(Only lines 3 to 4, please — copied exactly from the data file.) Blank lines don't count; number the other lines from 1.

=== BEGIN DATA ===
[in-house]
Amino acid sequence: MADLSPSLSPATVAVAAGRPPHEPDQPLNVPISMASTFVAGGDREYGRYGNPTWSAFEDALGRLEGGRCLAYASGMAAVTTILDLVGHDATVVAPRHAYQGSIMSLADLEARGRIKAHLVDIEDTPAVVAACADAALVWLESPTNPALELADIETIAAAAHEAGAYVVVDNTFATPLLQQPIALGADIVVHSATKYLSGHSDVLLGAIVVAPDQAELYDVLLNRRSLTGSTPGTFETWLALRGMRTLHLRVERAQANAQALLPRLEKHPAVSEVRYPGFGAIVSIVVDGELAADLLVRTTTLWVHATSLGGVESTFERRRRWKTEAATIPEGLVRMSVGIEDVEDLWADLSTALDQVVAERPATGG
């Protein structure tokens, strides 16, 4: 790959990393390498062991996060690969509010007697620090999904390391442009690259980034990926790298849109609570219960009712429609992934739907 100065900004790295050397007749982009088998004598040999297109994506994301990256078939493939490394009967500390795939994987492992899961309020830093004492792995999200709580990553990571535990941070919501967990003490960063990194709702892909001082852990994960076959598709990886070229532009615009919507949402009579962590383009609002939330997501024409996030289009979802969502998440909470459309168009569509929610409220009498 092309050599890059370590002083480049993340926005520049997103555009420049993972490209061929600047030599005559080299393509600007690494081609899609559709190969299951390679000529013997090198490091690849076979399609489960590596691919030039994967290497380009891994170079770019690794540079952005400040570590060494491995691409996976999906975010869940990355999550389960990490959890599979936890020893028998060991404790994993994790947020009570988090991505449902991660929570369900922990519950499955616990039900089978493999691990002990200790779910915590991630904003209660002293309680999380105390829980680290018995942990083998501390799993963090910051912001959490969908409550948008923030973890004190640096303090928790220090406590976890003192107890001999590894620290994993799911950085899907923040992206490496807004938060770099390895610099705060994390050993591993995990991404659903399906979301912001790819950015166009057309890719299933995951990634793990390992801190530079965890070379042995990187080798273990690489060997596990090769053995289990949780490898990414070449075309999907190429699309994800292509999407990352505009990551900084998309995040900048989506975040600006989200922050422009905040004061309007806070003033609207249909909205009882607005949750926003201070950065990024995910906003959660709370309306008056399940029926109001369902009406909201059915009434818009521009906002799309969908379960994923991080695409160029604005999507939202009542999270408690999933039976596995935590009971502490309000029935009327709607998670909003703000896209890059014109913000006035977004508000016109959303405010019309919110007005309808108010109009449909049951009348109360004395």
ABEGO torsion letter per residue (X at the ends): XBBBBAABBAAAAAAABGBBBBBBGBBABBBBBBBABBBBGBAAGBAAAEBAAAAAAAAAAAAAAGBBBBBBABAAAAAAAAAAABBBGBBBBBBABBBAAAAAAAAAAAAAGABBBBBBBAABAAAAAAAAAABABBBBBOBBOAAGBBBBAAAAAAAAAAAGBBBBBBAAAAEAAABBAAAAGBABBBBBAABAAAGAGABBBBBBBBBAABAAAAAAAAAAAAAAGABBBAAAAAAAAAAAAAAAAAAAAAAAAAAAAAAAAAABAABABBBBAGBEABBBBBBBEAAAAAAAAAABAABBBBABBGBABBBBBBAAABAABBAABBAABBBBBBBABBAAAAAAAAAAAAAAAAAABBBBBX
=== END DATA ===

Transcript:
């Protein structure tokens, strides 16, 4: 790959990393390498062991996060690969509010007697620090999904390391442009690259980034990926790298849109609570219960009712429609992934739907 100065900004790295050397007749982009088998004598040999297109994506994301990256078939493939490394009967500390795939994987492992899961309020830093004492792995999200709580990553990571535990941070919501967990003490960063990194709702892909001082852990994960076959598709990886070229532009615009919507949402009579962590383009609002939330997501024409996030289009979802969502998440909470459309168009569509929610409220009498 092309050599890059370590002083480049993340926005520049997103555009420049993972490209061929600047030599005559080299393509600007690494081609899609559709190969299951390679000529013997090198490091690849076979399609489960590596691919030039994967290497380009891994170079770019690794540079952005400040570590060494491995691409996976999906975010869940990355999550389960990490959890599979936890020893028998060991404790994993994790947020009570988090991505449902991660929570369900922990519950499955616990039900089978493999691990002990200790779910915590991630904003209660002293309680999380105390829980680290018995942990083998501390799993963090910051912001959490969908409550948008923030973890004190640096303090928790220090406590976890003192107890001999590894620290994993799911950085899907923040992206490496807004938060770099390895610099705060994390050993591993995990991404659903399906979301912001790819950015166009057309890719299933995951990634793990390992801190530079965890070379042995990187080798273990690489060997596990090769053995289990949780490898990414070449075309999907190429699309994800292509999407990352505009990551900084998309995040900048989506975040600006989200922050422009905040004061309007806070003033609207249909909205009882607005949750926003201070950065990024995910906003959660709370309306008056399940029926109001369902009406909201059915009434818009521009906002799309969908379960994923991080695409160029604005999507939202009542999270408690999933039976596995935590009971502490309000029935009327709607998670909003703000896209890059014109913000006035977004508000016109959303405010019309919110007005309808108010109009449909049951009348109360004395």
ABEGO torsion letter per residue (X at the ends): XBBBBAABBAAAAAAABGBBBBBBGBBABBBBBBBABBBBGBAAGBAAAEBAAAAAAAAAAAAAAGBBBBBBABAAAAAAAAAAABBBGBBBBBBABBBAAAAAAAAAAAAAGABBBBBBBAABAAAAAAAAAABABBBBBOBBOAAGBBBBAAAAAAAAAAAGBBBBBBAAAAEAAABBAAAAGBABBBBBAABAAAGAGABBBBBBBBBAABAAAAAAAAAAAAAAGABBBAAAAAAAAAAAAAAAAAAAAAAAAAAAAAAAAAABAABABBBBAGBEABBBBBBBEAAAAAAAAAABAABBBBABBGBABBBBBBAAABAABBAABBAABBBBBBBABBAAAAAAAAAAAAAAAAAABBBBBX